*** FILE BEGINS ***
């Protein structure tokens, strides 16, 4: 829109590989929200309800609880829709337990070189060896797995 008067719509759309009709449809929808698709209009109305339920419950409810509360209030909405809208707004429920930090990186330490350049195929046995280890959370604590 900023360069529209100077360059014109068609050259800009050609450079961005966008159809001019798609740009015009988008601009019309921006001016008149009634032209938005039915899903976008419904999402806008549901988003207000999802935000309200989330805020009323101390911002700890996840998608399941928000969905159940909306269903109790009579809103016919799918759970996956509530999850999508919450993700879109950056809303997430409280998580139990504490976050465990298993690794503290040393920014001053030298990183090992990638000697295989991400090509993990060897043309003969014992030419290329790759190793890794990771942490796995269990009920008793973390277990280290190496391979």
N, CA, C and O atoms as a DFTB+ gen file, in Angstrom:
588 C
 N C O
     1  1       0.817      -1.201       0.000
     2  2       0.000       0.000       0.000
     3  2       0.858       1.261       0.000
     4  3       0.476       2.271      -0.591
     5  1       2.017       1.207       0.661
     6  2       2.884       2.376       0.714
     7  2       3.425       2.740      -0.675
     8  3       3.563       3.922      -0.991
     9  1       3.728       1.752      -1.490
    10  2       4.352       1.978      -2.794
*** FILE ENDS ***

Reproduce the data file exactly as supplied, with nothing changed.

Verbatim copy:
């Protein structure tokens, strides 16, 4: 829109590989929200309800609880829709337990070189060896797995 008067719509759309009709449809929808698709209009109305339920419950409810509360209030909405809208707004429920930090990186330490350049195929046995280890959370604590 900023360069529209100077360059014109068609050259800009050609450079961005966008159809001019798609740009015009988008601009019309921006001016008149009634032209938005039915899903976008419904999402806008549901988003207000999802935000309200989330805020009323101390911002700890996840998608399941928000969905159940909306269903109790009579809103016919799918759970996956509530999850999508919450993700879109950056809303997430409280998580139990504490976050465990298993690794503290040393920014001053030298990183090992990638000697295989991400090509993990060897043309003969014992030419290329790759190793890794990771942490796995269990009920008793973390277990280290190496391979």
N, CA, C and O atoms as a DFTB+ gen file, in Angstrom:
588 C
 N C O
     1  1       0.817      -1.201       0.000
     2  2       0.000       0.000       0.000
     3  2       0.858       1.261       0.000
     4  3       0.476       2.271      -0.591
     5  1       2.017       1.207       0.661
     6  2       2.884       2.376       0.714
     7  2       3.425       2.740      -0.675
     8  3       3.563       3.922      -0.991
     9  1       3.728       1.752      -1.490
    10  2       4.352       1.978      -2.794